Last week, a Nobel Prize-winning physicist came to the Hill. William Phillips, head of the Laser Cooling and Trapping Group at the National Institute of Standards and Technology (NIST), was hosted by the Physics and Astronomy department last week for the annual Anderson Lecture. The lecture is part of the larger Anderson program, a generous contribution by the late J. Reid ’38 and Polly Anderson to enhance science education at Denison.
The Anderson program makes possible many summer research assistantships and several full-tuition scholarships each year, as well as providing funding for a world-renowned scientist to come to campus to give a formal lecture, to visit classrooms, and interact with students and faculty.
As a physics major, I, like my entire department, had been anticipating Phillips’ visit from the moment we learned about it. After a welcoming dinner with physics students and faculty at the Granville Inn, we attended his lecture in Swasey Chapel, titled “Time, Einstein, and the Coolest Stuff in the Universe.”
Phillips’ presentation was part slideshow, part demonstration, and, for many, part magic. His research is in the laser cooling of atoms – that is, using lasers to slow the motion of atoms. There’s a connection, for Phillips, between temperature and time: these laser-cooled atoms are used to make increasingly accurate atomic clocks. Atomic clocks are of immense importance in devices like GPS satellites – the more accurate they are, the more accurately they can locate you.
To show just how cold his atoms get, Dr. Phillips did several demonstrations with something much warmer than the atoms with which he works: liquid nitrogen. By quickly freezing a flower in the nitrogen and then shattering it like glass, collapsing a dozen balloons, and simply pouring the steam-like stuff out onto the stage and watching it evaporate on contact with the air in a room four times its temperature, the substance (whose temperature was 77 K, or -321°F) really emphasized how cold the atoms become.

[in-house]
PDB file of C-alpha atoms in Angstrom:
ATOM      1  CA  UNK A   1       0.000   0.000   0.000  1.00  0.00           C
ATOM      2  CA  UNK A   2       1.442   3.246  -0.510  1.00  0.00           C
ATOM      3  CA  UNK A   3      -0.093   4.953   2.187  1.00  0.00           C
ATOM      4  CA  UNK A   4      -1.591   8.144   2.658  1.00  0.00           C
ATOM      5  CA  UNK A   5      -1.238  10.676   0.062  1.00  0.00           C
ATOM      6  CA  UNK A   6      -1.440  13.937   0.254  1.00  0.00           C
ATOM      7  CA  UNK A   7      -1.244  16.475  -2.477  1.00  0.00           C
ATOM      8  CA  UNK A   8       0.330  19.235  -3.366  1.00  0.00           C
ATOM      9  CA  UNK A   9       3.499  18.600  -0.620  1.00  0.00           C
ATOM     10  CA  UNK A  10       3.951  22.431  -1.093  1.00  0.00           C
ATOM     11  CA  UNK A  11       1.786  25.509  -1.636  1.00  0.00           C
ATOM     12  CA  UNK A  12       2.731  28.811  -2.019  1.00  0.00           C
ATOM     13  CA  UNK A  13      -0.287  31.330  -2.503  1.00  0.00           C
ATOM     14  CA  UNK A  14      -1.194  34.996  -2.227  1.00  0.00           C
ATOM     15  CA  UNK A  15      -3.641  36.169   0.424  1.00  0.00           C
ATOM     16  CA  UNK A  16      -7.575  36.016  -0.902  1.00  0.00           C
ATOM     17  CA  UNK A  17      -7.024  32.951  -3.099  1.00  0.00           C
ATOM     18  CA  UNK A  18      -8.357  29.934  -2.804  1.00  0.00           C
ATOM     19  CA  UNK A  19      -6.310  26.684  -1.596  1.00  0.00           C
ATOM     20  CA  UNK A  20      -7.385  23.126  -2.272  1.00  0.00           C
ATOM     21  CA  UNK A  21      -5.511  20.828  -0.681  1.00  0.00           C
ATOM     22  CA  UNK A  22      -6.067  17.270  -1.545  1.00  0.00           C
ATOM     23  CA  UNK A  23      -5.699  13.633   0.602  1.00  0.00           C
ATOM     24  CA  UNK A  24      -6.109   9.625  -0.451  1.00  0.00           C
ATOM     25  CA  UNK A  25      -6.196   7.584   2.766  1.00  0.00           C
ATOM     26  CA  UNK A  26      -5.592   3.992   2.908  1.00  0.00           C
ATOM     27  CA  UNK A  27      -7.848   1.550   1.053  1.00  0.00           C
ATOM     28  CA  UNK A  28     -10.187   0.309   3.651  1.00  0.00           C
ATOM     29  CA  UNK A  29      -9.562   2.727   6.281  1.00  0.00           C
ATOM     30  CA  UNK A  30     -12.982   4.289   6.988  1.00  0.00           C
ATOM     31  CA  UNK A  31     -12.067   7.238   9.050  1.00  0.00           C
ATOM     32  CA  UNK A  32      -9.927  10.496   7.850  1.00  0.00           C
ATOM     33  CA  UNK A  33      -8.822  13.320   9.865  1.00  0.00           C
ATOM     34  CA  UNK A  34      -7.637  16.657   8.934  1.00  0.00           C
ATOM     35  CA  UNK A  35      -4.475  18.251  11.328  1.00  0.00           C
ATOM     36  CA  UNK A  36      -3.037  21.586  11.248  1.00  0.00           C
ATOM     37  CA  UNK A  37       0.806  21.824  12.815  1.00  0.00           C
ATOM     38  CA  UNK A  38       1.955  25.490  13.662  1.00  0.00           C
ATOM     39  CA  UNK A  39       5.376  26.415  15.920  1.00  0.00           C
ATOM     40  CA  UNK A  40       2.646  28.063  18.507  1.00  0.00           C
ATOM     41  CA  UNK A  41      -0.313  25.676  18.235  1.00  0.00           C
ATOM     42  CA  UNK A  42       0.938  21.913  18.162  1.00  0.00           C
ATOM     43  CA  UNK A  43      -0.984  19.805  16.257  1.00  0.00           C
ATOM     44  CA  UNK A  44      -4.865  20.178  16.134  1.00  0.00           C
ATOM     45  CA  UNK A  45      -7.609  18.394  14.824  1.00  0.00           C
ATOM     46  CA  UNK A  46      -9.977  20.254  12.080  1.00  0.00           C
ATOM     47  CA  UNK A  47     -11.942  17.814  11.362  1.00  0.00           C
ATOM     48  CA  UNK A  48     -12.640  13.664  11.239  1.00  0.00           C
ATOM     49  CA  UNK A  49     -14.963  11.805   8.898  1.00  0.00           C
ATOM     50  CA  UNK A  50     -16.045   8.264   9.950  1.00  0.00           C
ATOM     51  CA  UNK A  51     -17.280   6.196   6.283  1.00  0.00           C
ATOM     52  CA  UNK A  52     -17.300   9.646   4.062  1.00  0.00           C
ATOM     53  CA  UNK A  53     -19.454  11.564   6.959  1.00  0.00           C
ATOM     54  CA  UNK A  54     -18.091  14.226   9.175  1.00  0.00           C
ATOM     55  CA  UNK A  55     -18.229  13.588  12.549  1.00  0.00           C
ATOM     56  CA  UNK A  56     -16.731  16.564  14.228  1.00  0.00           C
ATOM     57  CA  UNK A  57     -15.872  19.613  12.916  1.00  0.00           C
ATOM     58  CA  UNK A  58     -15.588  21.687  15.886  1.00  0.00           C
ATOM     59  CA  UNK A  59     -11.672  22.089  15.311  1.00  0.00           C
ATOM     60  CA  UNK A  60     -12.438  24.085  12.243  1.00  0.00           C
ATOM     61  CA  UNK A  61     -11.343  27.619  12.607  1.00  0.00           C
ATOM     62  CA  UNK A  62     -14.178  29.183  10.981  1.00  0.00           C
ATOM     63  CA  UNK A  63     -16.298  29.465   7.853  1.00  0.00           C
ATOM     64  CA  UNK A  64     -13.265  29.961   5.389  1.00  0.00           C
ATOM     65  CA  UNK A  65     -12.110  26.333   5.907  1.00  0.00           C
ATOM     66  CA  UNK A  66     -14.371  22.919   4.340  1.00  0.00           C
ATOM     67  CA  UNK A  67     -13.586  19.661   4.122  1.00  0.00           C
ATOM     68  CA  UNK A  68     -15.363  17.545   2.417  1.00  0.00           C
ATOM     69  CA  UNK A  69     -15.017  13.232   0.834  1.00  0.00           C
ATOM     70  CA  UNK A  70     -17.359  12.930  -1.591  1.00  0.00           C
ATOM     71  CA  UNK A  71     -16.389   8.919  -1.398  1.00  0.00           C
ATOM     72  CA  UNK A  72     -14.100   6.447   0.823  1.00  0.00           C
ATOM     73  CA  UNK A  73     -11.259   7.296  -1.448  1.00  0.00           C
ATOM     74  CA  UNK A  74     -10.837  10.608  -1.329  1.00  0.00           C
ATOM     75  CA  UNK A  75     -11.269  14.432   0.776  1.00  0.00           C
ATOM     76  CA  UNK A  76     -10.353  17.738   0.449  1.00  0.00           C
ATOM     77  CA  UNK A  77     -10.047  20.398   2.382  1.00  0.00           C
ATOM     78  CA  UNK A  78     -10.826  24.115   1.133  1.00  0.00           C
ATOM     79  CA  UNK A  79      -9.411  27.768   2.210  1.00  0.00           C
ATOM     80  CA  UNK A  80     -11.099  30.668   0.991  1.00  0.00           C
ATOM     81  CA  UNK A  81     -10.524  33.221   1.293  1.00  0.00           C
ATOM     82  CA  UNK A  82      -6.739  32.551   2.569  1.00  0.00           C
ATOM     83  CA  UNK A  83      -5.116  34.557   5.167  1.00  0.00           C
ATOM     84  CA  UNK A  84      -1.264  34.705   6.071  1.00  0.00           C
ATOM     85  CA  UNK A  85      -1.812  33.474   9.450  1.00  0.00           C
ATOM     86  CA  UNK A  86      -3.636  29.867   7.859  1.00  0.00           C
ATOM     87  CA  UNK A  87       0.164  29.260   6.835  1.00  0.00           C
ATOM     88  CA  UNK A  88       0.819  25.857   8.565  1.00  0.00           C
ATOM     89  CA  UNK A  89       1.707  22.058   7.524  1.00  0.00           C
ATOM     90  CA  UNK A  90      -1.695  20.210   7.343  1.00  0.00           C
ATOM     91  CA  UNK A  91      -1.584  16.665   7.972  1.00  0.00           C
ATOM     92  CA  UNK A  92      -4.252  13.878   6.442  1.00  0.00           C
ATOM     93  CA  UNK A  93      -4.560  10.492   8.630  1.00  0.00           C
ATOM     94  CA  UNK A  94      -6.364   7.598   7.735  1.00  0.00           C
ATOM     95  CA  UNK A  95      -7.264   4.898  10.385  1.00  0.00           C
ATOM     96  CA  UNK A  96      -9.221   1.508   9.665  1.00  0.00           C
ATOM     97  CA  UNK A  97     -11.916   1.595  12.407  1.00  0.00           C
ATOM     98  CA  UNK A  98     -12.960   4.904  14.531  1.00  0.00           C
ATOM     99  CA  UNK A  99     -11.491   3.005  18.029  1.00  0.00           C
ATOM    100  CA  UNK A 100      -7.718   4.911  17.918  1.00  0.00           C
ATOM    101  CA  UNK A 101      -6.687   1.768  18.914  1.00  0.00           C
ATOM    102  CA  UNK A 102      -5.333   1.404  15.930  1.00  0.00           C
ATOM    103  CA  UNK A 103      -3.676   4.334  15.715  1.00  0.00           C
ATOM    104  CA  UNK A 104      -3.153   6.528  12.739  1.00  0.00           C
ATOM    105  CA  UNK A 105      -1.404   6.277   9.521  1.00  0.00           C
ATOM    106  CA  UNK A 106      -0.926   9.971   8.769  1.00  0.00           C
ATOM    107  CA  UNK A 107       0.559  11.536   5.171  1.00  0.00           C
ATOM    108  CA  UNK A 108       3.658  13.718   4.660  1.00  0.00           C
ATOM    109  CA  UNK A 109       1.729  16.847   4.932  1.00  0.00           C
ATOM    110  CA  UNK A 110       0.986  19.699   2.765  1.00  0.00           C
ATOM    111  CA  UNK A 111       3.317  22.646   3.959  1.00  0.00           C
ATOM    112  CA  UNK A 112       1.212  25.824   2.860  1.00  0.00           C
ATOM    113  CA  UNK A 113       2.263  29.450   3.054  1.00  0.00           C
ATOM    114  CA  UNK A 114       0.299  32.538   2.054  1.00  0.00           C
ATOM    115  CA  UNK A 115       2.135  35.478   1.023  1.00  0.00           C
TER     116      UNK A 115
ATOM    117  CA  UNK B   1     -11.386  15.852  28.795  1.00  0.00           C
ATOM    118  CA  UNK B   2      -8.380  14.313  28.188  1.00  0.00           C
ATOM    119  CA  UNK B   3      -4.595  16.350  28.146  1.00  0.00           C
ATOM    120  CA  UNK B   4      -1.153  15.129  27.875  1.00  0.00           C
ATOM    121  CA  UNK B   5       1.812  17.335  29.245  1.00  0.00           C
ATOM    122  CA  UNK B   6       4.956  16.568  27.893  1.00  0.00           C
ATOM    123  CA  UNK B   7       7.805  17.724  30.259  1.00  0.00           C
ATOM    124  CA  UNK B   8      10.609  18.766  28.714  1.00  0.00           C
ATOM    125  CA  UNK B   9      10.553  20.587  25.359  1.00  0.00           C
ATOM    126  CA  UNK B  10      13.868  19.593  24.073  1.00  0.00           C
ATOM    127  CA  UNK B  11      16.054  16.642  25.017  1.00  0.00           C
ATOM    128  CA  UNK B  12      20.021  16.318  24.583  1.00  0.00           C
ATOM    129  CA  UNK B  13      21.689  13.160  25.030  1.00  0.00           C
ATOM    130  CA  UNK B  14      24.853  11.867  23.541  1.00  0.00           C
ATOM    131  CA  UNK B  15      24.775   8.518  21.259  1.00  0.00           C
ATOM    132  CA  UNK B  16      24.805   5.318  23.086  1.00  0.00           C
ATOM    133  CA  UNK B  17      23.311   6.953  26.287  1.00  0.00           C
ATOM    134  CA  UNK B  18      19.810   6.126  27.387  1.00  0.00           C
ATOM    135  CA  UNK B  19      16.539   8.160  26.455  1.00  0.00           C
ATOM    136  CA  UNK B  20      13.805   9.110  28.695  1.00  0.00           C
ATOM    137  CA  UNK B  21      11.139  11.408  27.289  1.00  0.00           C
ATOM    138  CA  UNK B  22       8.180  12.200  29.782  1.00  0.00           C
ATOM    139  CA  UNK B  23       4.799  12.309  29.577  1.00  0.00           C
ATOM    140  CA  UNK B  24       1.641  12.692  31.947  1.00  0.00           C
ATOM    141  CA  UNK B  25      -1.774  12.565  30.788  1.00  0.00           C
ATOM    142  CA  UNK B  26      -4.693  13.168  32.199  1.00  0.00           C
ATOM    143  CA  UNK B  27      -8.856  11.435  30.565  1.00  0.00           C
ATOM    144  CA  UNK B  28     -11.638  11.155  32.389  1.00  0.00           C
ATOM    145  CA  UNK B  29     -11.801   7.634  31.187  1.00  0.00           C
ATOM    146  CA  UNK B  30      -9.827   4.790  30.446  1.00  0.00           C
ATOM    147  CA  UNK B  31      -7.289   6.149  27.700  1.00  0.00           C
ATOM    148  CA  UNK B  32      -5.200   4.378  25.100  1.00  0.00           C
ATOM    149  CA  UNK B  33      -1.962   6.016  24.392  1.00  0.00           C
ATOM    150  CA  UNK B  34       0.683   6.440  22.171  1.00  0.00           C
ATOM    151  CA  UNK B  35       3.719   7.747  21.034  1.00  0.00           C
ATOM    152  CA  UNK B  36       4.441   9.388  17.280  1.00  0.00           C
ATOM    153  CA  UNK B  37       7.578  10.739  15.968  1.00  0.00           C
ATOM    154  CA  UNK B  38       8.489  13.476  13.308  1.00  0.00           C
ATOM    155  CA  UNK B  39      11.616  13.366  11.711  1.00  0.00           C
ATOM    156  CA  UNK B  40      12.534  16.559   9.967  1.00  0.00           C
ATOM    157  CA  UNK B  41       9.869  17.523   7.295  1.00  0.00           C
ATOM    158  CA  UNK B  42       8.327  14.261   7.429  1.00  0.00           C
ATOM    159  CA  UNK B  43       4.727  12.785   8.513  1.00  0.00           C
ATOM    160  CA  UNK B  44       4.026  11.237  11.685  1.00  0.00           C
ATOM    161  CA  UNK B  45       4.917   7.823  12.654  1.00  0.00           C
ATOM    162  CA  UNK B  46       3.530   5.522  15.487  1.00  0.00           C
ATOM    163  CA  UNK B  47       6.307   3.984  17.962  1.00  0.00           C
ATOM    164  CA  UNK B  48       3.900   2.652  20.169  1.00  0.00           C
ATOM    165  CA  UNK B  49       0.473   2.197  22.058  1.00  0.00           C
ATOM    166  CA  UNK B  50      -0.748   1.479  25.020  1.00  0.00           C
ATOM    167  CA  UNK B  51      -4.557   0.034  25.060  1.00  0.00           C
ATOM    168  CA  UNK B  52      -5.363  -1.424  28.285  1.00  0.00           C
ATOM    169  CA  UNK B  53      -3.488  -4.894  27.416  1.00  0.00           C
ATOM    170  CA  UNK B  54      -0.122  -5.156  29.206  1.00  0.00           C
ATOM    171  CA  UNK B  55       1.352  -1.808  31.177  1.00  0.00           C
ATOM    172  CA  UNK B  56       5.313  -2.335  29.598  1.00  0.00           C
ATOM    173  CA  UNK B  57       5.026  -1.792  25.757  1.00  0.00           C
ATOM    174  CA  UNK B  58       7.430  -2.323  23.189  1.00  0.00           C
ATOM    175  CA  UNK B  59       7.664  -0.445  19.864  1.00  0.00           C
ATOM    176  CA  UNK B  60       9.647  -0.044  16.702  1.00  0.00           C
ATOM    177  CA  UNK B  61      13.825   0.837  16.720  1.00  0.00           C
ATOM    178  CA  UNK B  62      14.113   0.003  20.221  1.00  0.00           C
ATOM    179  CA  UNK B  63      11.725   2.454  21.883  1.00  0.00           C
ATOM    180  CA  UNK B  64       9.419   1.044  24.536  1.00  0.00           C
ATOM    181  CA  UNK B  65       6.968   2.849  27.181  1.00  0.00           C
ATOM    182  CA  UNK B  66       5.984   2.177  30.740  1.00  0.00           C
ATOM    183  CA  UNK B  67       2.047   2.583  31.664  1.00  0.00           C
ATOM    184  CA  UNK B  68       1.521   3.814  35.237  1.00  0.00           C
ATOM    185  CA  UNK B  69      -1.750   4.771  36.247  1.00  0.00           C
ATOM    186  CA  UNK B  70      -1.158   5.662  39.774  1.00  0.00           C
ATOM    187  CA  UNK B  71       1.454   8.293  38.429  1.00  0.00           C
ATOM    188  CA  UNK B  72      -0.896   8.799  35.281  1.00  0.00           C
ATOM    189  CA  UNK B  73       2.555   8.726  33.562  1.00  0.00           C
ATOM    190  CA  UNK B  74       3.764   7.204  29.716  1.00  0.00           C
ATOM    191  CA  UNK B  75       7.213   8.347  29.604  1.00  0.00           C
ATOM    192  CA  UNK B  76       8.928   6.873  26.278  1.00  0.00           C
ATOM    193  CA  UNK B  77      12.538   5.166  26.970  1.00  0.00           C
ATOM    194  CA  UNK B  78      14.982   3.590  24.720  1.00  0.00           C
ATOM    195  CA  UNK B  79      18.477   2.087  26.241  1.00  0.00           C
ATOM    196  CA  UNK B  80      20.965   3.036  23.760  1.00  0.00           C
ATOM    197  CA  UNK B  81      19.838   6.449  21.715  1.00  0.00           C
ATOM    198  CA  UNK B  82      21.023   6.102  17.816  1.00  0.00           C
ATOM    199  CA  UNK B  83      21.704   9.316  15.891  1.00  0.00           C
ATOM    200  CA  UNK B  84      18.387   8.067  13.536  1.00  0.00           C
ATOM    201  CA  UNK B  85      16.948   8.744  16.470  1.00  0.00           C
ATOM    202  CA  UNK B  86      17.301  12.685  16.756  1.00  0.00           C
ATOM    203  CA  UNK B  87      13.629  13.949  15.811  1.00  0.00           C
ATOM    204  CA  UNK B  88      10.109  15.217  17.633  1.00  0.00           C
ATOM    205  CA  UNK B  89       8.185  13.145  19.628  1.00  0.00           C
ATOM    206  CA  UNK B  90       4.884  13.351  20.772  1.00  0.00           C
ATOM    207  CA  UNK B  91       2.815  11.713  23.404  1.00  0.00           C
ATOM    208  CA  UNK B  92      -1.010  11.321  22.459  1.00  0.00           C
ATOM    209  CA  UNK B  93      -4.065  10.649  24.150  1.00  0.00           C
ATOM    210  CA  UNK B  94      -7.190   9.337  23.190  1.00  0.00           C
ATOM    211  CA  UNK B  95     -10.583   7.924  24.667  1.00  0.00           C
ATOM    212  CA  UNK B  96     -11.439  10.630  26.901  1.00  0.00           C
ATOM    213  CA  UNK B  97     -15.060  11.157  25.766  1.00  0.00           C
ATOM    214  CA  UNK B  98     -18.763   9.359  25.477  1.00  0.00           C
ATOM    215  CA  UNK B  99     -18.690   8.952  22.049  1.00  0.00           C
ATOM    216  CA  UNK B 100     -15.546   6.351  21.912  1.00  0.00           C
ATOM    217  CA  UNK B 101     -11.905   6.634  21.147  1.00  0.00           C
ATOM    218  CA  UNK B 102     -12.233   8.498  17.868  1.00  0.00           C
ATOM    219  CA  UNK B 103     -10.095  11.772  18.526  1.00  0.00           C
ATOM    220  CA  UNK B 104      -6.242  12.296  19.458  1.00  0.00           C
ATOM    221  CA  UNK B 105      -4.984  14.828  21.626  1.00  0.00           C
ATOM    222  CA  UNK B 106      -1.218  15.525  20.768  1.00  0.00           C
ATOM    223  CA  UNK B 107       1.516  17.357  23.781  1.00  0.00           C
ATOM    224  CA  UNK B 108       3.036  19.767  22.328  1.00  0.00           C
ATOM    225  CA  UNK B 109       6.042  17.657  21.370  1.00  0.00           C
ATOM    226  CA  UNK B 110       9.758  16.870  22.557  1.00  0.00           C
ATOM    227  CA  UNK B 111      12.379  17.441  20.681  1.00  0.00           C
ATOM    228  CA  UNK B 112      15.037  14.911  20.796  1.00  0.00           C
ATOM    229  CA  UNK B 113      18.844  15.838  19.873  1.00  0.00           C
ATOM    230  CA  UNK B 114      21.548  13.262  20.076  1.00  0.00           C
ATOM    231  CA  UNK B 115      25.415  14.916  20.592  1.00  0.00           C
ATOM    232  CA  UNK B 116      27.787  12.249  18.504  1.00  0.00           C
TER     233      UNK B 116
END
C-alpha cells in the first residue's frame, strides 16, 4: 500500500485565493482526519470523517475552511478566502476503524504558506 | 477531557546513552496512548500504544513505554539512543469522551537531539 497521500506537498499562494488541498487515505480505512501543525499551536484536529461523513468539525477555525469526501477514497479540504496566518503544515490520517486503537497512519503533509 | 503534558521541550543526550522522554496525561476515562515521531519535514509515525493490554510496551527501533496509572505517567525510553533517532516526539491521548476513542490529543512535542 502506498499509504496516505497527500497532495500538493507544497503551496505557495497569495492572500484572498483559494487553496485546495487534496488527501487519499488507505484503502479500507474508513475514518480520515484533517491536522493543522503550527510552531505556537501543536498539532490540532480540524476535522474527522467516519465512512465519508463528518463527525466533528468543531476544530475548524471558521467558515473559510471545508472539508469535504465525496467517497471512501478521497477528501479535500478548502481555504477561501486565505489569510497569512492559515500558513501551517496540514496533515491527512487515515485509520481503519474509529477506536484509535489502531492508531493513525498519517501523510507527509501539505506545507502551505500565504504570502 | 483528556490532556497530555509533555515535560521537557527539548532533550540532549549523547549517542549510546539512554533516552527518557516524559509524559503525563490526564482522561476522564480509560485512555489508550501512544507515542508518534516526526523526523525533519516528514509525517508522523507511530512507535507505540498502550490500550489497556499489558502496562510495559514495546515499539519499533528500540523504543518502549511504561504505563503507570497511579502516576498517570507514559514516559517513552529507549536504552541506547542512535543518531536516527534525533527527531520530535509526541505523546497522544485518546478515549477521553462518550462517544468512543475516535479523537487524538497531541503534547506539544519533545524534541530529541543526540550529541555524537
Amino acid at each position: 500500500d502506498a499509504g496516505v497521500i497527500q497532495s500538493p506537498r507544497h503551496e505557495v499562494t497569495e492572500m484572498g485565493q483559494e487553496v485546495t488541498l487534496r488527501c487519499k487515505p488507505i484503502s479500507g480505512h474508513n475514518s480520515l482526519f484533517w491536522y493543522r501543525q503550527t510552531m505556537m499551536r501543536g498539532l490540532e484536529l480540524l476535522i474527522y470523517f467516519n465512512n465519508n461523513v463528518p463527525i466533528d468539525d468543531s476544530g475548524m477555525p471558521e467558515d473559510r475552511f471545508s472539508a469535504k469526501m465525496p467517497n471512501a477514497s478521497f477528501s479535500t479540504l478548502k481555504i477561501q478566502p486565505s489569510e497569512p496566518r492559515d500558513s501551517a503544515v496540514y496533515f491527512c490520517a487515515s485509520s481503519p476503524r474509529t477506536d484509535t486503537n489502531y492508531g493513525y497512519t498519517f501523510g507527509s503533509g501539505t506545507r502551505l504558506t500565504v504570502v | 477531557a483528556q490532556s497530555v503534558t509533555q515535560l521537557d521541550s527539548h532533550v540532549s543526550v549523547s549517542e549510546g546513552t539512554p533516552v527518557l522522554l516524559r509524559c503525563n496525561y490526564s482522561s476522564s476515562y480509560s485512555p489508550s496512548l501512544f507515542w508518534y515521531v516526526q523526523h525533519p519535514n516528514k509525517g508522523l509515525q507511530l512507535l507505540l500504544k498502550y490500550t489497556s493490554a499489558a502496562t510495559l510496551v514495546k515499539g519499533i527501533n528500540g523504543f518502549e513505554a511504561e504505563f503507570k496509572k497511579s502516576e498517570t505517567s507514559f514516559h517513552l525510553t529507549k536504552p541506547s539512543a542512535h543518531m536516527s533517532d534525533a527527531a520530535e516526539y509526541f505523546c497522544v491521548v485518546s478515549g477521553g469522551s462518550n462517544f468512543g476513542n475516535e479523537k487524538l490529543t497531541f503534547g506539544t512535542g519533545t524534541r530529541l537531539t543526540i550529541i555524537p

The catchphrase of the talk became “This stuff is really cold.” One demonstration still stands out, introduced by Phillips with “You know how your mom told you never to put a closed container of liquid in the oven?” Phillips then proceeded to pour liquid nitrogen into a plastic bottle, then, tightly closing it, he placed it under a plastic trash can off to the side of the stage. The room, four hundred degrees Fahrenheit warmer than the bottle, served as an oven. About ten minutes later, Phillips was interrupted midsentence by a great boom and a burst of applause as the trashcan shot fifteen feet into the air. The lesson? “That’s why you listen to your mother.”
The variety in his performance, as well as his engaging talk style, made for an excellent lecture, and this spilled over to the next day. Friday morning, Phillips joined the Modern Physics class for sophomore majors, which was opened to all students.